Book name: The Innocent Mage
Author: Karen Miller
Format: Print, ebook
Genre: Epic fantasy
Publication Date: 2011
Star Rating: 5/5
I love fantasy, but I don’t like that so much of our favourite genre contains only exalted figures with no real representation of working people.
They just seem so limited in their worldview, somehow.
So, when I saw from the blurb that The Innocent Mage centred around a fisherman’s son who heads off to the big city to make good, I was quickly drawn in.
The Innocent Mage is Book One in the Kingmaker Kingbreaker series. The sequel is The Awakened Mage.
Asher’s mother died years back and his brothers use him as nothing more than a punchbag, so he hatches a secret plan to spend his slender savings on a trip to the capital Dorana.
Asher intends to leave his home of Restharven behind for one year, returning once he’s made enough to buy a decent fishing boat of his own and to look after his father.
Little does Asher know that in the capital Dathne, a bookseller, and Matt, the head groom of the royal stables, already know of his coming.
Asher is the innocent mage. He is prophesied to be the saviour who will come when the end of the world is near.
Dathne is Jervale’s Heir, keeping the prophecy a secret until the innocent mage arrives. She has seen Asher’s face since she was a child. From her dreams she knows that he has left Restharven and is making for the capital.
Through Dathne’s intervention Asher meets Gar, the king’s son, and is given a job in the stables. Matt also knows exactly who he is. Thus, a part of the prophecy is fulfilled.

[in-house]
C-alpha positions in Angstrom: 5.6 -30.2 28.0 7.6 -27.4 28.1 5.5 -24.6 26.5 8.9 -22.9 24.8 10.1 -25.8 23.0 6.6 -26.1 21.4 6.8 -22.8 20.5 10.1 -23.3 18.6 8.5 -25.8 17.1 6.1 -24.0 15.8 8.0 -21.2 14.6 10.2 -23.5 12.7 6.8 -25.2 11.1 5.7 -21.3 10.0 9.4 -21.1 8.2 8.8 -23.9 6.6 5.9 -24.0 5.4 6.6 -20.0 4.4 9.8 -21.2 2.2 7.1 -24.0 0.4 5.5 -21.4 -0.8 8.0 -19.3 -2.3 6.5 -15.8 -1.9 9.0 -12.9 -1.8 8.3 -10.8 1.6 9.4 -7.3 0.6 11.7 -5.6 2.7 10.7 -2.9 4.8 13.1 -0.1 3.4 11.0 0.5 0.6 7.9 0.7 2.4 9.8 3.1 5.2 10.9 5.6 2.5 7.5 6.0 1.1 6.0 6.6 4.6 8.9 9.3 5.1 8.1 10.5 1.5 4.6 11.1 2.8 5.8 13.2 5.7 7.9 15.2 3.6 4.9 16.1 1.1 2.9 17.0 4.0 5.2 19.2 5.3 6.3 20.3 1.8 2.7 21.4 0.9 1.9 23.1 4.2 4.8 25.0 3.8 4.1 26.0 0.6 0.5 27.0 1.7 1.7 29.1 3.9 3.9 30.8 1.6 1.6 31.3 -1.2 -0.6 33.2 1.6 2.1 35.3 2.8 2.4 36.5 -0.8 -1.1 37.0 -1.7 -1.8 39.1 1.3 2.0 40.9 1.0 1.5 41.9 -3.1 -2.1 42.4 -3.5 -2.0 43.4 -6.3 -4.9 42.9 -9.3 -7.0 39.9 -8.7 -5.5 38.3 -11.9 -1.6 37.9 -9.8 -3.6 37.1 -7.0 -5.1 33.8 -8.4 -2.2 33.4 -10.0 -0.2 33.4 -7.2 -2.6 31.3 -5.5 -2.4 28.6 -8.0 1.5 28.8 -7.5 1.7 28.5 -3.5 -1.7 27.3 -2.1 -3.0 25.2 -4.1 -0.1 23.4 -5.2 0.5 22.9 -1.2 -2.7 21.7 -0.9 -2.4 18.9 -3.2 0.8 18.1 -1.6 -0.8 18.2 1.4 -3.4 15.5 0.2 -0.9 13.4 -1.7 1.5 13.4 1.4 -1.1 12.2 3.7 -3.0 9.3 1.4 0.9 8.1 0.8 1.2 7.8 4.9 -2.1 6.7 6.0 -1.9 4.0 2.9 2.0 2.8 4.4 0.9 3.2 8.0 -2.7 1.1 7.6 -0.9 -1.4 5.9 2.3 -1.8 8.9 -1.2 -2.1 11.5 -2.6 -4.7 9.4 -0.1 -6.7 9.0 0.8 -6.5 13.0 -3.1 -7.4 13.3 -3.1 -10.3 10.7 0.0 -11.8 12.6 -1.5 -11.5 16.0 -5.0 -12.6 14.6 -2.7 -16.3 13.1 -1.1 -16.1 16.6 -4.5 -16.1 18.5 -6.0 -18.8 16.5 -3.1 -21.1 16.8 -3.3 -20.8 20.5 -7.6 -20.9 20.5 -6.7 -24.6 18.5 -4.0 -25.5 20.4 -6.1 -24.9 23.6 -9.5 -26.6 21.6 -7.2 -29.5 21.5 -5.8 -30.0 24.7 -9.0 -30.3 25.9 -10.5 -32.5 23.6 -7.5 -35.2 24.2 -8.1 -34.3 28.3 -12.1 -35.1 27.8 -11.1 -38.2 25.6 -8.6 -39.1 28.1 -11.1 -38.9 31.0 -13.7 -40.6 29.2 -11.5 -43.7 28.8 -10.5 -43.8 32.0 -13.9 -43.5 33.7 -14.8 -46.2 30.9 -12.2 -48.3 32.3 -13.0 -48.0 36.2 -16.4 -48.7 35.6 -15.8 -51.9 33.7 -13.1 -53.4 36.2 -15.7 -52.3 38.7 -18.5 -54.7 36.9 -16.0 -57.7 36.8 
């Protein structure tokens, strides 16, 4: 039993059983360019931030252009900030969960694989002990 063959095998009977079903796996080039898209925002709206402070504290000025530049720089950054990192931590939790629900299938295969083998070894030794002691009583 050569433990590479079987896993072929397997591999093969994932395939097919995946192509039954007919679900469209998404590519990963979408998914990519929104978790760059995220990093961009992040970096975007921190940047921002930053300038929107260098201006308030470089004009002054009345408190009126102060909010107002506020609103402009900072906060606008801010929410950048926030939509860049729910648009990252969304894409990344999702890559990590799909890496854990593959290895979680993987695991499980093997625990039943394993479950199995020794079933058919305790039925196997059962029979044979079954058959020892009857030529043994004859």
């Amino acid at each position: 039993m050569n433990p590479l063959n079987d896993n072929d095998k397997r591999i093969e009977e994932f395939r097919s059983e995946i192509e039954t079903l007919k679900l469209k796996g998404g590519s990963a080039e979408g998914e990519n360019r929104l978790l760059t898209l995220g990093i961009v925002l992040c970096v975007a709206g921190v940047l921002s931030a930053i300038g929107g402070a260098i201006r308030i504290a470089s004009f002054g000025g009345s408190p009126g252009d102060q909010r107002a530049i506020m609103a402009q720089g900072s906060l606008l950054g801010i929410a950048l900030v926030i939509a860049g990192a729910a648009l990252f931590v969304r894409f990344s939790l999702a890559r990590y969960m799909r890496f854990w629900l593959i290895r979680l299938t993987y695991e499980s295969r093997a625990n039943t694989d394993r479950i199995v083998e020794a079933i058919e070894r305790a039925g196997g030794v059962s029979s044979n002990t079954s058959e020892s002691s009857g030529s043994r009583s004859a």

Asher does well enough for the next step in the prophecy to come to pass: he enters the house of the usurper and becomes Gar’s assistant.
Prince Gar is cursed by being the only Doranen without magical abilities. Thankfully, his younger sister Fane is ready to follow their father as WeatherWorker.
This involves controlling the weather to create a temperate environment. However, the physical toll is a terrible one.
More than a year passes and Asher makes himself indispensable to the royal family. From the point of view of the prophecy, so far so good.
However, everything changes when Gar is sent on a tour of the fishing villages to sing with villagers and bless their sea harvest for another year.
During the trip away, a terrible storm destroys the area and also wreaks havoc on the capital. The king’s health is weakened by a fever and he is no longer able to control the weather effectively.
The irony of Asher’s being unaware of his role as the innocent mage greatly strengthened the drama. There was a total focus on magic as the fantasy element in the story.
The Innocent Mage wasn’t an epic-fantasy novel of pitched battles, and there were times when I missed the drama of an all-in battle. The plot moved slowly even this was a long novel, with lots of the attention on the worldbuilding detail and the relationships between the royal family and their court.
However, there is plenty of tension within the family, within different factions at court and between Asher (unaware of his destiny) and Dathne.
The strength of The Innocent Mage lay in its inclusion of people from varying social backgrounds. This was very vivid, especially the dialogue.
Asher power comes as much from his abilities to read people as from his role in fulfilling the prophecy.
He prospers through talent and hard work, and doesn’t lose sight of himself. He always intends to return home to buy a fishing boat and take care of his father.
The ending was particularly dramatic, setting up the sequel nicely.
I loved the strong writing style and the personality of the hero. I can’t wait to read the next book in the series.
Thank you for reading my review.
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If you’ve enjoyed this review, you might be interested reading in my review of Empire of Sand by Tasha Suri.
Or you might like to take a look at my review of Royal Exile by Fiona McIntosh.
If you fancy something different, you might like to take a chance on my review of Psycho by Robert Bloch.